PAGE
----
From Dillinger to Berra, Myth Trivia discovers odd baseball oddities
CHARLOTTE, NC: Back in the day when the World Series was played in the daytime, it was the ideal sports championship for the fall. October baseball was a time of lengthening shadows silhouetted on lush green carpets of grass. There was a crisp chill in the air and rust-colored earth-toned rainbows of autumn signaled a time when the boys of summer would soon retire for their annual winter hibernation.
More than any other sport, baseball is a transitional game that follows the seasons
It bursts forth each spring with promises of renewal filled with optimism. Then, in the fall, it completes its journey by deciding its champion before settling into a cocoon similar to a caterpillar that slumbers through its metamorphosis before re-emerging with the prospects of hope highlighted by the freshness of the pastel colors of spring.
During the interim, baseball is frequently filled with delicious oddities and quirkiness that are the topics for today’s Myth Trivia as a prelude to the playoffs.
We begin with former Public Enemy #1, John Dillinger who, as a young man, professional baseball player at second base and shortstop.
Dillinger’s nickname was “Jackrabbit” because he was so quick, but he never made it to the major leagues.
There is much discussion about rules changes in baseball these days
In the mid-1800s “patching” was banned from the game. In those days, “patching” allowed the defense to throw the ball directly at a runner who was between bases. If it hit him, the runner was out.
In 1911, Herman “Germany” Schaefer actually stole first base. Schaefer stole second and then ran back to first. Supposedly trying to steal second again, he got caught in a rundown in the hope that his teammate on third could score before he was tagged out.
Knuckle-ball Hall of Fame pitcher, Hoyt Wilhelm, hit a home run in his very first at-bat as a 28-year old rookie. Twenty-one years and 493 plate appearances later, Wilhelm retired without ever hitting another round-tripper.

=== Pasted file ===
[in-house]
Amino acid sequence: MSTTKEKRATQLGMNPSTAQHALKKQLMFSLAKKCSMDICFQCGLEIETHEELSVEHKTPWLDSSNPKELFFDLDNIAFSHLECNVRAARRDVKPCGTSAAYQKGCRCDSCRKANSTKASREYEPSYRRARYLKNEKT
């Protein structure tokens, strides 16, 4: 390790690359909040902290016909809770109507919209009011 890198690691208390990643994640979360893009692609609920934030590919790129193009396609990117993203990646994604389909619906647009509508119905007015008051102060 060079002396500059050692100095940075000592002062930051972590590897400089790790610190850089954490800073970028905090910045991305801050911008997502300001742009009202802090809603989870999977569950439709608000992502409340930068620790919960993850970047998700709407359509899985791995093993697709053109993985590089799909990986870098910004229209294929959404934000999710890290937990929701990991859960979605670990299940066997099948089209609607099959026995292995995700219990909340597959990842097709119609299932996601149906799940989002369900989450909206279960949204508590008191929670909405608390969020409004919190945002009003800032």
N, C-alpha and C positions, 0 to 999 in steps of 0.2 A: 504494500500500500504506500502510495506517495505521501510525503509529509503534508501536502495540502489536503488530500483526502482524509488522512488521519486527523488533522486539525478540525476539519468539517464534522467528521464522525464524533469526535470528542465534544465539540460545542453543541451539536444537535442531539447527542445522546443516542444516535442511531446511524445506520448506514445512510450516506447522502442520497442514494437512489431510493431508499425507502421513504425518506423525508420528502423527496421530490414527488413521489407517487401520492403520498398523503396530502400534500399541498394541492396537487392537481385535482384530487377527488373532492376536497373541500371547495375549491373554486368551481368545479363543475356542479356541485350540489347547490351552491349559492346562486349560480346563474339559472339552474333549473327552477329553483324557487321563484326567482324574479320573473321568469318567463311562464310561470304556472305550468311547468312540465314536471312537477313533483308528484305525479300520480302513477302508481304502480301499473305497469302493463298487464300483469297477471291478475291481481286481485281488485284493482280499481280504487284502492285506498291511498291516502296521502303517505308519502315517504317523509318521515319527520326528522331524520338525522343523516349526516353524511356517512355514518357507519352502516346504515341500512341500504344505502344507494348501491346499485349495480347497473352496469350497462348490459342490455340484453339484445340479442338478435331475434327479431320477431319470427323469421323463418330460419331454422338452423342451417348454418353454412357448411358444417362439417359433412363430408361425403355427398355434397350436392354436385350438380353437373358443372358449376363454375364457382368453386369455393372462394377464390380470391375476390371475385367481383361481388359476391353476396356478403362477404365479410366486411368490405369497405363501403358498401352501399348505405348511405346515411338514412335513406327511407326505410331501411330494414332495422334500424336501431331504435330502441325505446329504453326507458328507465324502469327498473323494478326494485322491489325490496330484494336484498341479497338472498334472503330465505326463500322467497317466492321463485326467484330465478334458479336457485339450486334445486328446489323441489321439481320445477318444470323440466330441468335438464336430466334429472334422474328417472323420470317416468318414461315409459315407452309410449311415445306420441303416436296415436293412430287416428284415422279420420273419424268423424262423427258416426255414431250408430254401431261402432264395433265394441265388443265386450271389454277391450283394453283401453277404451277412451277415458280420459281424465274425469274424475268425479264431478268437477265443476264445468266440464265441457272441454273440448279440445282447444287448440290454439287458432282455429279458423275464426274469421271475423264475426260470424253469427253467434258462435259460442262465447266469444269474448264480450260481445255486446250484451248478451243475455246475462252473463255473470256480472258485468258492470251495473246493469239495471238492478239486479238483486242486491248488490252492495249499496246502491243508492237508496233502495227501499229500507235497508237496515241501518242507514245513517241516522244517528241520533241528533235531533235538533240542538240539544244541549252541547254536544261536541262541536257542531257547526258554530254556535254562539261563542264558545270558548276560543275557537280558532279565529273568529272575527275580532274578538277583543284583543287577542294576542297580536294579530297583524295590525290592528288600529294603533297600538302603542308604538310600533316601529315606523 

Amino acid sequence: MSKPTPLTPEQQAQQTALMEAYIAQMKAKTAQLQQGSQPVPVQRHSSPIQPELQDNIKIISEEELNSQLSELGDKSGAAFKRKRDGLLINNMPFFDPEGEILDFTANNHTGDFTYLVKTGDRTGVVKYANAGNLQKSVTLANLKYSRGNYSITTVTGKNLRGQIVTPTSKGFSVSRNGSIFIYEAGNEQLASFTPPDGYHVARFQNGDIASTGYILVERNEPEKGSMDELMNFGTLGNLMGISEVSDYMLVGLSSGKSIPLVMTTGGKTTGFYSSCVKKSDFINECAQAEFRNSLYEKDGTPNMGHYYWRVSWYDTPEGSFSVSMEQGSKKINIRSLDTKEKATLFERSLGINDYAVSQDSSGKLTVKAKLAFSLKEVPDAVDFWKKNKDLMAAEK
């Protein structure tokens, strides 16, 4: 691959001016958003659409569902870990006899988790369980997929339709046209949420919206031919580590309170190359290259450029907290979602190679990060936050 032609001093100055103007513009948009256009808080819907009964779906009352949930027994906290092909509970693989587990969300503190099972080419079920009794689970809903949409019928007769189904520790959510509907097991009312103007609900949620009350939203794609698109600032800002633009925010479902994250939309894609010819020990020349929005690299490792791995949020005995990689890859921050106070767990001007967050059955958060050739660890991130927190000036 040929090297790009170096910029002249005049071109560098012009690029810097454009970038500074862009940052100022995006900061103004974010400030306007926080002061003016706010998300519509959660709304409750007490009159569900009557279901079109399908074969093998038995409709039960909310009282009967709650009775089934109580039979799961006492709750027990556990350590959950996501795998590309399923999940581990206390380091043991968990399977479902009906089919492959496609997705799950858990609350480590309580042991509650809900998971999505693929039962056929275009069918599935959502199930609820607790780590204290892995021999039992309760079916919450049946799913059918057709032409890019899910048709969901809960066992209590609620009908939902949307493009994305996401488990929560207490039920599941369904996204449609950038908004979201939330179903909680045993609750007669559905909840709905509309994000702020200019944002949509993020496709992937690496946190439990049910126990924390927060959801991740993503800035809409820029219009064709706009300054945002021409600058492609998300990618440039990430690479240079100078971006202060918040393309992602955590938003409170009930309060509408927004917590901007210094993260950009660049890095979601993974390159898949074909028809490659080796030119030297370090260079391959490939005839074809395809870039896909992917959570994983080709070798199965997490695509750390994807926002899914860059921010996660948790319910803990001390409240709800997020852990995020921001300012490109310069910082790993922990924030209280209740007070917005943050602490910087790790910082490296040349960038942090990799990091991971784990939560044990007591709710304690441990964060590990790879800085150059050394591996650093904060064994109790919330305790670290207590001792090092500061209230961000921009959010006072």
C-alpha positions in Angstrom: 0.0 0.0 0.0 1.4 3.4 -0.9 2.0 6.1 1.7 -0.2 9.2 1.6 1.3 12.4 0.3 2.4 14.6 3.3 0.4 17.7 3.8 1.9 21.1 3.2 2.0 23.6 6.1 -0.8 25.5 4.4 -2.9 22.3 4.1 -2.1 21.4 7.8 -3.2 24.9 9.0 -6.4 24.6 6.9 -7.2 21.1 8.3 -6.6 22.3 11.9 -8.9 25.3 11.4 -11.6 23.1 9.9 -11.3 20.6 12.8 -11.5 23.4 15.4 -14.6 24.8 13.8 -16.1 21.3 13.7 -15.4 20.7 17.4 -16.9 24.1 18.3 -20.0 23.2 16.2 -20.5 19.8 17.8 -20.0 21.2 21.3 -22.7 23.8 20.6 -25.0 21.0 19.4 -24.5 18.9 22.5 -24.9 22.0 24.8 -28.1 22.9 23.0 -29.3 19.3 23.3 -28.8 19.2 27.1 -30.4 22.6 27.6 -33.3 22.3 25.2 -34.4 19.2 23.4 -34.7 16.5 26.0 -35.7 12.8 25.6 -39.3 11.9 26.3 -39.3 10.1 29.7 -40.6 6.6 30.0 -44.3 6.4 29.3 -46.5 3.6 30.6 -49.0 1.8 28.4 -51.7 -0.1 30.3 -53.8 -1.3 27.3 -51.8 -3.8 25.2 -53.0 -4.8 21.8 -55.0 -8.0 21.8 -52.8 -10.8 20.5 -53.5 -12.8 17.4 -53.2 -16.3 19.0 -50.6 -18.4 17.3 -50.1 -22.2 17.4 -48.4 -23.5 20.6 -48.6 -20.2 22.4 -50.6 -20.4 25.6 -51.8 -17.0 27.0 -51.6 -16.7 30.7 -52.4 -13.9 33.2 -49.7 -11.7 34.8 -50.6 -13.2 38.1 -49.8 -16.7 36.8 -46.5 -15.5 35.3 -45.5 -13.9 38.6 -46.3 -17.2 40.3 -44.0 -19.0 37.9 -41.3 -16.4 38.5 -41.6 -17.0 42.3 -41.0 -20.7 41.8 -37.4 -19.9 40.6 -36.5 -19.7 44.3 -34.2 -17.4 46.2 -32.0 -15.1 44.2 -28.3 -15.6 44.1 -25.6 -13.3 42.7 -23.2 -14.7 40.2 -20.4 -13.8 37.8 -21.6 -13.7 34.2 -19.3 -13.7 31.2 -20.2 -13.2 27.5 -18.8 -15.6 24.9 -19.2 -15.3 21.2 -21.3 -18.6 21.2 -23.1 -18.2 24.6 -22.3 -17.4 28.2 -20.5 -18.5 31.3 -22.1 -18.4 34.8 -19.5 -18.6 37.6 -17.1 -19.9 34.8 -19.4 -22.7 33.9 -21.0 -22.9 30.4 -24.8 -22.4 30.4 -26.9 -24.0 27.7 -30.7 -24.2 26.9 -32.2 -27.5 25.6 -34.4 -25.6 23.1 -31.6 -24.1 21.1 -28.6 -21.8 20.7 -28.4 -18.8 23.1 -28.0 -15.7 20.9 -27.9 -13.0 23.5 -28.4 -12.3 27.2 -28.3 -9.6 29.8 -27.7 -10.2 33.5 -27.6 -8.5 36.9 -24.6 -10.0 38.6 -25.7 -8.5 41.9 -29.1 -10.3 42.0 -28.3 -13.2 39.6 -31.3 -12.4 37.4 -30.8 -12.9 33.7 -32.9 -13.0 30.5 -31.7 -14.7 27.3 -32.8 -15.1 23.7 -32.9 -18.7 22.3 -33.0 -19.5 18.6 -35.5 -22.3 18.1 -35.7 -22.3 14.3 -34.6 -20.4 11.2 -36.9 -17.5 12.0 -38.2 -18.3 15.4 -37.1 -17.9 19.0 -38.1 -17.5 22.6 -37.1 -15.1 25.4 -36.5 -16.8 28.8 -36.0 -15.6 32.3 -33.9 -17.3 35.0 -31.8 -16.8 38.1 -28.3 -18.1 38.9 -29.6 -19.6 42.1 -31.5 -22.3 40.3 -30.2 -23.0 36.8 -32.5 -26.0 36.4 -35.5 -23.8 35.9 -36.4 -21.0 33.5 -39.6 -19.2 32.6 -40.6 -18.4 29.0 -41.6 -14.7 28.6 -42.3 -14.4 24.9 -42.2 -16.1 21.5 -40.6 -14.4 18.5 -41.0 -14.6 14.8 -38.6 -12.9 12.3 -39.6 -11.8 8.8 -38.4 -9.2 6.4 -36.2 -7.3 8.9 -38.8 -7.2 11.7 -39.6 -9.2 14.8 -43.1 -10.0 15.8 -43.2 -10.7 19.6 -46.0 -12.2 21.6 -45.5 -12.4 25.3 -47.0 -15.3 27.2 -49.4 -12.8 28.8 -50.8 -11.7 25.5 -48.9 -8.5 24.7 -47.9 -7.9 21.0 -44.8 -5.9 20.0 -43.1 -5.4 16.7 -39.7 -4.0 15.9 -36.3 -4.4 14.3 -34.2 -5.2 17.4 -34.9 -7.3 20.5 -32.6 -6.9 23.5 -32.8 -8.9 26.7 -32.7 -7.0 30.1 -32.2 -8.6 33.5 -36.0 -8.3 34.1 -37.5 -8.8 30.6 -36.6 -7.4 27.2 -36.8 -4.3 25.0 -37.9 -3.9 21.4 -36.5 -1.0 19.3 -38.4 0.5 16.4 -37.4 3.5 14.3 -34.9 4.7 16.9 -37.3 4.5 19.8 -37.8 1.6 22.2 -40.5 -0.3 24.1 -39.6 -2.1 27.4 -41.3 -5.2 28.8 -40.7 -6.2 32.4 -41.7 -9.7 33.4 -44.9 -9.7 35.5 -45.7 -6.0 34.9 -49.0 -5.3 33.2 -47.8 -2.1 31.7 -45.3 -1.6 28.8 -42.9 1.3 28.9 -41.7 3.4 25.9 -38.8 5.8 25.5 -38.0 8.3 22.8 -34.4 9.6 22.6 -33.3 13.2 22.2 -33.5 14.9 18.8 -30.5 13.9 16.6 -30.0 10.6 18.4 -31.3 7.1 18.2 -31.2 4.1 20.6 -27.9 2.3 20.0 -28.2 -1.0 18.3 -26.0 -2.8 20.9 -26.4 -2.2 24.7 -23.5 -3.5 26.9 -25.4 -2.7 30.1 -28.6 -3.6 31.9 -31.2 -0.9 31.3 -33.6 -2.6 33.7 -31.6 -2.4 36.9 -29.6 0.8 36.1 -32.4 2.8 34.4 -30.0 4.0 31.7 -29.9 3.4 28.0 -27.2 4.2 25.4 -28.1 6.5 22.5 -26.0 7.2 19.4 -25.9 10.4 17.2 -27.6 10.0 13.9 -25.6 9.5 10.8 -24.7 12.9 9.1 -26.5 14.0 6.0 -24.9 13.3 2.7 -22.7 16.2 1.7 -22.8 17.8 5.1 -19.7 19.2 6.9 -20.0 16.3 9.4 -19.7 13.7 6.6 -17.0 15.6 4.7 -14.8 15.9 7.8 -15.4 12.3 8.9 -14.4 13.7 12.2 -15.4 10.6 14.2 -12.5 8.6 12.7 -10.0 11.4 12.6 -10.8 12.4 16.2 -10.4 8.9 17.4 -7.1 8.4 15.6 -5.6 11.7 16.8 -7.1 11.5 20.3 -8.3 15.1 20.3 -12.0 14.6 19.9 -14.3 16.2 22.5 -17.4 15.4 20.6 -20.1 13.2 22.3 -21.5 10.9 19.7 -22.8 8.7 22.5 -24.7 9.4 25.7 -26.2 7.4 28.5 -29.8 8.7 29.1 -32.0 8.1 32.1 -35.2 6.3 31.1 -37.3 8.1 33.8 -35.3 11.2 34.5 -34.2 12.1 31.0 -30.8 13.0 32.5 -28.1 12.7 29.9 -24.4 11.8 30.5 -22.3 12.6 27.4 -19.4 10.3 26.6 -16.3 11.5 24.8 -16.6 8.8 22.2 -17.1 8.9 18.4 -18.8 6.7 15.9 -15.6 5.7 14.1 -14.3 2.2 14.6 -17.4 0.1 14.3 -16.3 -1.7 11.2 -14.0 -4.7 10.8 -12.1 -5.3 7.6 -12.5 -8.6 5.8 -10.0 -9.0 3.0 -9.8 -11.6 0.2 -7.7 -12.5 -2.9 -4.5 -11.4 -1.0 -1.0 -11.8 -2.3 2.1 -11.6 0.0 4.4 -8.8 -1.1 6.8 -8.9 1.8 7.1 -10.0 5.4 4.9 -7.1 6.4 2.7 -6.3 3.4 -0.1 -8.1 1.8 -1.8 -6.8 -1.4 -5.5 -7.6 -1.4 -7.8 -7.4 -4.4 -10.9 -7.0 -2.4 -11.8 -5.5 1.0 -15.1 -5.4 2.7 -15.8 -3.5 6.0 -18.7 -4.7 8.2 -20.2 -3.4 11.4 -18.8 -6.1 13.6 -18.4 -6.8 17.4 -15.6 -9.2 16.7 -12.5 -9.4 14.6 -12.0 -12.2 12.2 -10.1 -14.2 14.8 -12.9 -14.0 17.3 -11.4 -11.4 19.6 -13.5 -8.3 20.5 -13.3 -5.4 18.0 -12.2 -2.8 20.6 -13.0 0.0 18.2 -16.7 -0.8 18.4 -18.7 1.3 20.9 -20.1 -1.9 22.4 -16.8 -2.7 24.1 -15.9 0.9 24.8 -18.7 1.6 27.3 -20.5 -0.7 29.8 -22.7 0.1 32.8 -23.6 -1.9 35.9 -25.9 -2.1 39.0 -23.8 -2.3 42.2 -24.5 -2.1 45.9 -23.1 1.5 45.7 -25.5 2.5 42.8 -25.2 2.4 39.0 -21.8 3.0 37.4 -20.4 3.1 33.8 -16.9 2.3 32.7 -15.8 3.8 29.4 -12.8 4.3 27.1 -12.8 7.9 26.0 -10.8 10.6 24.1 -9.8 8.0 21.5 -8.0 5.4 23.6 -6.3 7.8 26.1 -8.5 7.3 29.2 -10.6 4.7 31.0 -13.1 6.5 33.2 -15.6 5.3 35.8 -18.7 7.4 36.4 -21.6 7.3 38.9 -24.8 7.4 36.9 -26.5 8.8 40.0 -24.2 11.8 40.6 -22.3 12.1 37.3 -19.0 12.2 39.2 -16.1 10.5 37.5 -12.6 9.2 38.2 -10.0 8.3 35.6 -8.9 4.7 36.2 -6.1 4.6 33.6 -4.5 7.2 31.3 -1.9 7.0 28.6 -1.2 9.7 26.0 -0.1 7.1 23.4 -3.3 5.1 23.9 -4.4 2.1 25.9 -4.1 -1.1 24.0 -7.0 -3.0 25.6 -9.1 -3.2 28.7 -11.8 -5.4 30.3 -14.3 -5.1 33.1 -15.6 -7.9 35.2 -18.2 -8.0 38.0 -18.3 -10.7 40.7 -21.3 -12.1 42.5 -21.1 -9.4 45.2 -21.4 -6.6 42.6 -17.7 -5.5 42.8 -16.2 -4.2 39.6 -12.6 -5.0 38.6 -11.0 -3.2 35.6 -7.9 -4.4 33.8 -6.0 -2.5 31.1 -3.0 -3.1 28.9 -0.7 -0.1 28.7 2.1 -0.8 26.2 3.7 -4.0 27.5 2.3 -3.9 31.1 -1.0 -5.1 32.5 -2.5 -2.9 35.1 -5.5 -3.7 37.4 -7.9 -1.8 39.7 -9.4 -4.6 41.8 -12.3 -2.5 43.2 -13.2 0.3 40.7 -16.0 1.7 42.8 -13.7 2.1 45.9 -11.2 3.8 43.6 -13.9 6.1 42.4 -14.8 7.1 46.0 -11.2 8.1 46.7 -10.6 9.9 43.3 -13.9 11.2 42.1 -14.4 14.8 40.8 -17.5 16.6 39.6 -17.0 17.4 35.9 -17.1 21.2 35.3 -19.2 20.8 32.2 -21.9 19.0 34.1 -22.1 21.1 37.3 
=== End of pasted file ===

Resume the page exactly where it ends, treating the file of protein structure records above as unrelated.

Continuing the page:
Speaking of home runs, when Jimmy Piersall hit his 100th dinger, he celebrated by facing backward as he rounded the bases.
Second baseman Bobby Richardson of the New York Yankees drove in 12 runs and hit .367 to be named the MVP in the 1960 World Series, but the Yankees lost the series that year to the Pittsburgh Pirates. It was the first World Series that ever ended with a walk-off home run when Bill Mazeroski hit a Bill Terry pitch into the left-field seats in the bottom of the ninth to give the Pirates a 10-9 victory.
Yogi Berra – baseball’s loveable catcher
Many people, including non-baseball fans, remember Yankees catcher Yogi Berra as a lovable, colorful character who became known for his philosophical nonsensical “Yogi-isms” which were sayings that made no sense yet seemed perfectly logical to anyone who heard them.
What most people do not know is that Yogi stormed Omaha Beach on D-Day on June 6, 1944. He then went on to win 10 World Series Rings.
As for the nickname “Yogi”, Berra used to sit cross-legged in the on-deck circle which some of his teammates said, “made him look like a swami.” Hence the name “Yogi” which stuck and is now immortalized as part of baseball lore.
When he was growing up, a young boy named Tim Smith had Tug McGraw’s baseball card taped to his bedroom wall. One day he found a birth certificate only to discover that Tug McGraw was his father. The boy then changed his last name and grew up to become country music superstar Tim McGraw.
The baseball commissioner who negotiated the agreement banning Pete Rose from baseball was A. Bartlett Giamatti, the father of actor Paul Giamatti.
Joe Medwick, nicknamed “Ducky” because he appeared to waddle when he ran,” was a star outfielder for the St Louis Cardinals. When he met Pope Pius XII, Medwick introduced himself as a peer:
“Your Holiness, I’m Joe Medwick. I, too, used to be a Cardinal!”
Pumpsie Green and the Boston Red Sox’s Ugly Blunder
Believe it or not, the Boston Red Sox once had the opportunity to sign Jackie Robinson and Willie Mays for pennies on the dollar, which would have had them playing on the same team with Ted Williams.
Sadly, owner Tom Yawkey wanted to keep his team lily-white, making Boston the last MLB team to integrate. In 1959 racial discrimination lawsuits prompted a change and the team was integrated. ‘Pumpsie’ Green, shortstop and second baseman, is the first African American player for Red Sox.
Green passed away at the age of 85 (1933-2019) in July of this year.
When Don Larsen pitched his perfect game in the 1956 World Series against the Brooklyn Dodgers, his wife filed for divorce just before the game. During the 1930 season, Joe Sewell only struck out three times in 353 trips to plate. Oddly enough two of those strikeouts came in the same game.
And now for the kicker…
The MLB Comeback Player of the Year was only established in 2005, but can you guess which product endorsed the award? The answer is obvious when you think about.
Viagra was the sponsor, of course!
As batters have known since the beginning, you’ve gotta lookout for the high hard one!
About the Author:
Bob Taylor is a veteran writer who has traveled throughout the world. Taylor is an award-winning television producer/reporter/anchor before focusing on writing about international events, people and cultures around the globe.
Taylor is the founder of The Magellan Travel Club (www.MagellanTravelClub.com)
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